[Haskell-beginners] Re: [Haskell-cafe] abou the Godel Numbering for untyped lambda calculus

Dan Weston westondan at imageworks.com
Tue Mar 31 15:48:23 EDT 2009

DISCLAIMER: The last I studied this was over 20 years ago, so my brain 
is seriously rusty. You are warned...

 > you mean the godel function (denoted by # and generally will be in type,
 > #:term -> number ?) is a kind of functions instead of a particular
 > function?

No. The Godel mirror function (as defined by Godel) is a single 
function, the product of primes (whose ordering gives the position in 
the string) with exponents (giving the symbol at that position). 
However, I think any total injective function with partial injective 
inverse will do. Don't get hung up on the details of the mirroring 
(Godel doesn't). Once you accept that it can be done, there is no need 
to actually do it.

There is nothing magic about integers, beyond the fact that elementary 
arithmetic is "well understood" by humans and should not have 
inconsistencies (it probably doesn't, but we can't prove it within any 
language more intuitive than arithmetic, so why should be believe the 
proof in that language?). Importantly, all but the last step of the 
proof can be encoded as primitive recursive functions, meaning that they 
always halt within a predetermined number of steps (satisfying the 
Finitists). Only the last step cannot be so limited. This is a clear 
example where non-finite mathematics has demonstrably more power in a 
fundamentally important way.

Why bother going through this encoding? The main reason for the encoding 
is to overcome the fundamental limitation of structural induction 
whereby there is no "this" smaller than this. I.e. quoting a sentence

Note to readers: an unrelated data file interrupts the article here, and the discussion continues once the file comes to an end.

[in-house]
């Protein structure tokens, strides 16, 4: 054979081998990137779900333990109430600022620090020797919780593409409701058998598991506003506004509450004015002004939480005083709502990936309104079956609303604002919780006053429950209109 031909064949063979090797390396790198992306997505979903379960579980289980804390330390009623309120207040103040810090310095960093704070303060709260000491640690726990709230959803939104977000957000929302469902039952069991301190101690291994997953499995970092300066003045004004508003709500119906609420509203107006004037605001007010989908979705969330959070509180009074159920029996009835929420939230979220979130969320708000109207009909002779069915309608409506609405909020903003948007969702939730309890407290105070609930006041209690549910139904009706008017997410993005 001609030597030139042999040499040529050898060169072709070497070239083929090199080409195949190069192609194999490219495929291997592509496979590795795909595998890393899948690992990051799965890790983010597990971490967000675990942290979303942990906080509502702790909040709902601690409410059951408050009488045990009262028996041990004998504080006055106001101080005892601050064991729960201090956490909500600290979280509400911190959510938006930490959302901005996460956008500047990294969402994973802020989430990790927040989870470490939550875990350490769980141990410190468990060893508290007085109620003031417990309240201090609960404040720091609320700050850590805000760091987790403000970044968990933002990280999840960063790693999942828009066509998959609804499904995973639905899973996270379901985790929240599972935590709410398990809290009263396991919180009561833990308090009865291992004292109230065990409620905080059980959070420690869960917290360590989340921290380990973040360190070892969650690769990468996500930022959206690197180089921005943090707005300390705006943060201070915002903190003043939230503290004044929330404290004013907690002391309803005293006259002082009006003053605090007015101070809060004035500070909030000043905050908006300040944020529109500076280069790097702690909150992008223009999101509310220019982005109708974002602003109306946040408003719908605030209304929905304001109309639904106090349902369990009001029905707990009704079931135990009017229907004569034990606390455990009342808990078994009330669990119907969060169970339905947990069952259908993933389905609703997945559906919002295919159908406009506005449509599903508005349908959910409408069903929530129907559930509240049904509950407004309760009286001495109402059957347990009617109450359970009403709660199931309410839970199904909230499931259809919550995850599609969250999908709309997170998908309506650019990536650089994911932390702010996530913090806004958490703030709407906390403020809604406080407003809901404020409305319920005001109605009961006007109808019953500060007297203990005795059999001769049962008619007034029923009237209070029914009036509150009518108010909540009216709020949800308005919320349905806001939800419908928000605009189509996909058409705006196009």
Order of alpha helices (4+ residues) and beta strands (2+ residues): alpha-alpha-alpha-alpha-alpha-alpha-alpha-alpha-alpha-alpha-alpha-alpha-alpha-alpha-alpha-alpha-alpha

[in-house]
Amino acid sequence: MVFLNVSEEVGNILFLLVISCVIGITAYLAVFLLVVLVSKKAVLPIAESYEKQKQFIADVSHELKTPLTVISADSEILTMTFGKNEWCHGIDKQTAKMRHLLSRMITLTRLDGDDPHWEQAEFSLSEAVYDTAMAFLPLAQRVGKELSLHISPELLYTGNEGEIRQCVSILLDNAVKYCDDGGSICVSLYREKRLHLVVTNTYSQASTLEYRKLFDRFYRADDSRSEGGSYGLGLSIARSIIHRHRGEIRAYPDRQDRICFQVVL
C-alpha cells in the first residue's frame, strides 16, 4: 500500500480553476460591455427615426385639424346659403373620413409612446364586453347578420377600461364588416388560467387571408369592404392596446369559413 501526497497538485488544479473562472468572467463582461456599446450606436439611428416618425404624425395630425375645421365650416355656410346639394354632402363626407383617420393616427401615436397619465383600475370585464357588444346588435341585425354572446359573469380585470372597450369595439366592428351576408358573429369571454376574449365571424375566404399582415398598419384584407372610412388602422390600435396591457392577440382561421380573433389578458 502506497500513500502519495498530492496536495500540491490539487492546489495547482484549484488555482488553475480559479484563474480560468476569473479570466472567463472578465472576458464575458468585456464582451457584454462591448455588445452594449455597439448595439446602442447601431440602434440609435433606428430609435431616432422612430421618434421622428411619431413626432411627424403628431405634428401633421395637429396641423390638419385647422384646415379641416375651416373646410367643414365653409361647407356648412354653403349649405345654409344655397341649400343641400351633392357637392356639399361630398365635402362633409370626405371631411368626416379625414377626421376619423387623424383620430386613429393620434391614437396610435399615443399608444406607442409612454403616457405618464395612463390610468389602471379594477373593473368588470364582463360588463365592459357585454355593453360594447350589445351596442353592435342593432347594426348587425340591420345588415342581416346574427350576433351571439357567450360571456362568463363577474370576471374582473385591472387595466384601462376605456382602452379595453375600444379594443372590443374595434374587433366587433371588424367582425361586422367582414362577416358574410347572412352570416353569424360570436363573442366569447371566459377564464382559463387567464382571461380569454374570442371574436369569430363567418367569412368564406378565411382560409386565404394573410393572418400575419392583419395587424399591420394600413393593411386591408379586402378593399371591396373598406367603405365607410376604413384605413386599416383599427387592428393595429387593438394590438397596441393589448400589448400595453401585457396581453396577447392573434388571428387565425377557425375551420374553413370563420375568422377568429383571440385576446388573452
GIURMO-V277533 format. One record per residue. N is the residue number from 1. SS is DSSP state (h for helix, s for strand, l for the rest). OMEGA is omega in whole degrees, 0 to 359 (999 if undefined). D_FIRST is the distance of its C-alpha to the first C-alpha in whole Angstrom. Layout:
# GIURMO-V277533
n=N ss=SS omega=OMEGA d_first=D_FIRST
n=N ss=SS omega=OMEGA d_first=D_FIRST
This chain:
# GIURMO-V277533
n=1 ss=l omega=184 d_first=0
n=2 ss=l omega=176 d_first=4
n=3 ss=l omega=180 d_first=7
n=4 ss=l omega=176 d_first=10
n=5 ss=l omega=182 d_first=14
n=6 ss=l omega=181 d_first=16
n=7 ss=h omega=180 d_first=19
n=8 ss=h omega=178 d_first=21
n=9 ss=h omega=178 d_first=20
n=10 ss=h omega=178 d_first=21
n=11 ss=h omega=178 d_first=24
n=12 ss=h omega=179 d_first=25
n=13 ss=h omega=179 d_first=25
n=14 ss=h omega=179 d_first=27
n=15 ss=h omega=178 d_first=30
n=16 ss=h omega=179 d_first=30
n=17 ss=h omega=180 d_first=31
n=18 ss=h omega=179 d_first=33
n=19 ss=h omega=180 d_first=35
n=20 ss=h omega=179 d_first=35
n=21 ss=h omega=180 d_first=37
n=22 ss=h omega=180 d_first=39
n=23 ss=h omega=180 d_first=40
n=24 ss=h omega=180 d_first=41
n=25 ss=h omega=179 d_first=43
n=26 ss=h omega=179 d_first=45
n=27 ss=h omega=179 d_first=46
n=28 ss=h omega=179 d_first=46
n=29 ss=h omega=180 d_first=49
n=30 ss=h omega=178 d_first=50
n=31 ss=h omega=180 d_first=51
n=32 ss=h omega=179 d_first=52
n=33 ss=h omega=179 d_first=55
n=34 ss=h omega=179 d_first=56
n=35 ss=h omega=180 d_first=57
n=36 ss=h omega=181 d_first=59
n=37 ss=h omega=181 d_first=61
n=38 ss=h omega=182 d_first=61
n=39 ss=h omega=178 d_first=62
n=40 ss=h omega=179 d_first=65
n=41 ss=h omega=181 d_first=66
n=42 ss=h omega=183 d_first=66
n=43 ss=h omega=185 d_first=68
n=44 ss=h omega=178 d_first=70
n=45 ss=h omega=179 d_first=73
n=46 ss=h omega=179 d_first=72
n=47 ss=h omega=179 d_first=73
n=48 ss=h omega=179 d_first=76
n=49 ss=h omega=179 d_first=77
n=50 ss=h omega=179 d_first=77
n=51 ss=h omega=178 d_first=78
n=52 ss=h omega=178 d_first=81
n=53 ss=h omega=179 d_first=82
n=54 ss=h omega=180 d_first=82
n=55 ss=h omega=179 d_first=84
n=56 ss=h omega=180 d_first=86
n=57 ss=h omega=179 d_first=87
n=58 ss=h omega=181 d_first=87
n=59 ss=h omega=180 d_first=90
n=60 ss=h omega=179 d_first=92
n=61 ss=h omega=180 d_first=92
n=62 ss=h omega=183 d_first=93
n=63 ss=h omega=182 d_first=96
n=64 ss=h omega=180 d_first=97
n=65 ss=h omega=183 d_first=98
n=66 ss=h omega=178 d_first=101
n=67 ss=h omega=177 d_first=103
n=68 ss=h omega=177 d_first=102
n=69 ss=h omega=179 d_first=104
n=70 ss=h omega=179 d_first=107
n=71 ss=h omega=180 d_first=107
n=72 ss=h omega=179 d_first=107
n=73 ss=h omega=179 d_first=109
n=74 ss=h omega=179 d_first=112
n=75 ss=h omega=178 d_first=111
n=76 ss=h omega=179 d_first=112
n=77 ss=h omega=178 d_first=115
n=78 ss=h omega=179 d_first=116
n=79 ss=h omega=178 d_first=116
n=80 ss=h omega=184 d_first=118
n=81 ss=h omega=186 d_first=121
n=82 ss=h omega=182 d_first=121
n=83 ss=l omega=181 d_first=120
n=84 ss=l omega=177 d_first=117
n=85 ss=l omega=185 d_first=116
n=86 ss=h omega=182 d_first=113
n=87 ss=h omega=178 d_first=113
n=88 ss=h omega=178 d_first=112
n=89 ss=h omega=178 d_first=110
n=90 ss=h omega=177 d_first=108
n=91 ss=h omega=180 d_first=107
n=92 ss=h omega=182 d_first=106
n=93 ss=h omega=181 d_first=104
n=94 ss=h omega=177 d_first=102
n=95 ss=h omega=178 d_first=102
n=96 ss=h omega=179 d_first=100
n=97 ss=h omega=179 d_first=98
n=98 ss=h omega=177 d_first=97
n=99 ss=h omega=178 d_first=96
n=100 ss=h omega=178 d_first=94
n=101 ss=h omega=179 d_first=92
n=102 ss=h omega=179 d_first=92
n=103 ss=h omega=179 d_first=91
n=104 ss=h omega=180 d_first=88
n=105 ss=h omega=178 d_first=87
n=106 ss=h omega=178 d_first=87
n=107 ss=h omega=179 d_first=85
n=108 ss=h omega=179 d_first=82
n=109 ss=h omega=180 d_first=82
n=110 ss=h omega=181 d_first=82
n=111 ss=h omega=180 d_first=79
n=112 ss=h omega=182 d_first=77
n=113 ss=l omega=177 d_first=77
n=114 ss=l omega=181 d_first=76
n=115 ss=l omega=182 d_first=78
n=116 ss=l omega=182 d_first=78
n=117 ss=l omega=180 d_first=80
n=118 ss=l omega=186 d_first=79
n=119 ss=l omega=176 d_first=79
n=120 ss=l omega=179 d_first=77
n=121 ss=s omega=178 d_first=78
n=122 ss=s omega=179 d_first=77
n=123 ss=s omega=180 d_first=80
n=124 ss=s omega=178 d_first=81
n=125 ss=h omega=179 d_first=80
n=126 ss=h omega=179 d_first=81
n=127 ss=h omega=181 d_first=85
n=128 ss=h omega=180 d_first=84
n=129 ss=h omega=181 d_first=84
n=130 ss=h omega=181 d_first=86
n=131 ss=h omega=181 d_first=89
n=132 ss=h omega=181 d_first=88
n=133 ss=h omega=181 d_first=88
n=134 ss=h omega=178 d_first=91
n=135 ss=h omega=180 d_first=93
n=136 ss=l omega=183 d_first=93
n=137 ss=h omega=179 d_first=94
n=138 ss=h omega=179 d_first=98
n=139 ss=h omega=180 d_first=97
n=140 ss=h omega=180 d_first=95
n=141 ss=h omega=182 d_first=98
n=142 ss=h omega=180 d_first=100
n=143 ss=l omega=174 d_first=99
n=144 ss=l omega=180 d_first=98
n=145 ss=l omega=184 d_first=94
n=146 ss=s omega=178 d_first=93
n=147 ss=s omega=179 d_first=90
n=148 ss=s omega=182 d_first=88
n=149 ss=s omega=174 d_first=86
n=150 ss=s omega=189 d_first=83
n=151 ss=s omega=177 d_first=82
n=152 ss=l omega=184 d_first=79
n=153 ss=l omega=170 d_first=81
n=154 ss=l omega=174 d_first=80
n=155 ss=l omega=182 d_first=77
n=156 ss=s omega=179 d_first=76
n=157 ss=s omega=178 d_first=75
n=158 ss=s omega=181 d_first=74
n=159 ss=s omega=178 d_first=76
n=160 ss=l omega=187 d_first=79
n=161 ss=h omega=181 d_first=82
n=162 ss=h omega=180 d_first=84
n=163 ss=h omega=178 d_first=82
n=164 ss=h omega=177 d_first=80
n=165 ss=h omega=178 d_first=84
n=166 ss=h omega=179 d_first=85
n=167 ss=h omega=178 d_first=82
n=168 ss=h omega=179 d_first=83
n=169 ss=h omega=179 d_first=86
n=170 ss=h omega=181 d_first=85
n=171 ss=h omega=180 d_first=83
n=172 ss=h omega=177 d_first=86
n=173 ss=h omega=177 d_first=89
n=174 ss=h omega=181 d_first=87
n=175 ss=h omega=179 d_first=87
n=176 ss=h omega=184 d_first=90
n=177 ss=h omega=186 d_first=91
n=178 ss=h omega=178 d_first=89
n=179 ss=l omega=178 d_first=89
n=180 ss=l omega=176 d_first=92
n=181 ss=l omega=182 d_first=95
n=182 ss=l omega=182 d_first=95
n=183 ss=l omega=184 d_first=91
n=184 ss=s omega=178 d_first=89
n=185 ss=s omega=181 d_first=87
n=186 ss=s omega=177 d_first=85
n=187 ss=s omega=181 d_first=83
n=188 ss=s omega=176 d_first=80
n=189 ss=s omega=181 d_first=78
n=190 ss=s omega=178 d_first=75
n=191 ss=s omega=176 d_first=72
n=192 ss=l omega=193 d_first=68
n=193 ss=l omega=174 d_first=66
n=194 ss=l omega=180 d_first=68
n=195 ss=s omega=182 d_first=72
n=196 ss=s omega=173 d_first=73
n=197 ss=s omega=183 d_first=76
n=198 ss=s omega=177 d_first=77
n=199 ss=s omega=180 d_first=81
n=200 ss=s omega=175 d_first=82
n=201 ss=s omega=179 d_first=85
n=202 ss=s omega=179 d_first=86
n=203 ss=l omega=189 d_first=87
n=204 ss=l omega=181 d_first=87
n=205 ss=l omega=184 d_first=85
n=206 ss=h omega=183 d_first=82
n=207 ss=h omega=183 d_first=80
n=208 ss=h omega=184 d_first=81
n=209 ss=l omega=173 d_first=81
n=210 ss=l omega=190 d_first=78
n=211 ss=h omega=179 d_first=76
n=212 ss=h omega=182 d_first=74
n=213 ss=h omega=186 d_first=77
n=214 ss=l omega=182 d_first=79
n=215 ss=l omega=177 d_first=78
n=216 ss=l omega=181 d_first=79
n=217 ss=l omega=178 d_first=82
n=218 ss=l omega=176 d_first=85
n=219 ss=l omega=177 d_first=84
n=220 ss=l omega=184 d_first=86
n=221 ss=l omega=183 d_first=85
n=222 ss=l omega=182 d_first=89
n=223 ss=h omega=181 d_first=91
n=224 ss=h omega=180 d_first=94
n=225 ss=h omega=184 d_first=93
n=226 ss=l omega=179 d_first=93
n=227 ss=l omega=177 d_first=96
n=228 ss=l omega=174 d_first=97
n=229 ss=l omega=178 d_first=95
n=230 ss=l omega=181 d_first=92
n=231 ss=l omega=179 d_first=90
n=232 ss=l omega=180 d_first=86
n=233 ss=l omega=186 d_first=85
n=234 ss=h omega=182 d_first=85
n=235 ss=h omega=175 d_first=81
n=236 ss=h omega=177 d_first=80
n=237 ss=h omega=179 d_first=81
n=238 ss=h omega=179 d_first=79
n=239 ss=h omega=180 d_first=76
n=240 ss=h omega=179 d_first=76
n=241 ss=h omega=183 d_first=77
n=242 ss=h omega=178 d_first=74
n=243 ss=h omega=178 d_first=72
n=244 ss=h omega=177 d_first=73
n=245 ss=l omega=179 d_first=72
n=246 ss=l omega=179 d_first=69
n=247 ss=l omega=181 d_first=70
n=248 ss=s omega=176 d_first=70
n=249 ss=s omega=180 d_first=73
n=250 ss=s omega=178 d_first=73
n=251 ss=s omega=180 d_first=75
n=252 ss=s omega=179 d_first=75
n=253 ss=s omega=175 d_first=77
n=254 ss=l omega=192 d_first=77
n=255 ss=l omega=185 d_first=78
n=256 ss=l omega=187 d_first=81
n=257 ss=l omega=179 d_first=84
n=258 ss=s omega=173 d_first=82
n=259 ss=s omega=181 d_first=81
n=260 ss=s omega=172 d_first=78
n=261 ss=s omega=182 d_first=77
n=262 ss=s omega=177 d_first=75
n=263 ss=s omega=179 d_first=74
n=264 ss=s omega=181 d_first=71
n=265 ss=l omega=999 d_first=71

only makes it longer. With functions on integers, this limitation is 
removed, so that although there is no string saying "This statement is 
not true", (since "This statement" != "\"This statement is not true\""), 
there *is* some function taking the Godel number of the unquoted This to 
the Godel number of the string to which it refers. Doing so takes some 
bit of cleverness, but the original proof in German is only about 8 
pages long, as I recall.

If we don't go with mirroring and just use strings, we need to introduce 
some equivalent trick, namely named functions. In a language without 
pointers and only lambda expressions, there is no way to refer to 
oneself without repeating the quote in infinite regression. For instance 
"\x -> 3333333" is longer than "333333". You cannot talk about a string 
without embedding it as a substring. However, once you add named 
functions to your metalanguage (Haskell):

f 3 = 33333333

Then the string "f 3" is shorter than the string "xxxxxxx". Suppose f 4 
= "~xxxxxxx". Now one can talk about the other with the shorter string 
on the left:   length "f 3" < length "~xxxxxxx" but also length "f 4" < 
length "xxxxxxx". A longer string can talk about a shorter string (but 
not vice versa), so this mapping is critical to overcoming the 
limitation about talking about oneself.

After that, the rest is easy: encode the Liar's Paradox and voila. once 
we have the encoding of a language, and construct functions to encode 
proof transformations, we can reduce derivability to a simple predicate 
derivable :: String -> Bool and look for some formula f such that 
derivable (f) == False and derivable("~" ++ f) == False.

Godel's First Incompleteness Theorem merely says that there is some 
integer (which mirrors some well-formed formula) not in the set of 
integers that mirror "derivable theorems", making your system 
incomplete. Moreover, if you remedy this situation by adding this 
integer to the set as an axiom, you immediately can derive another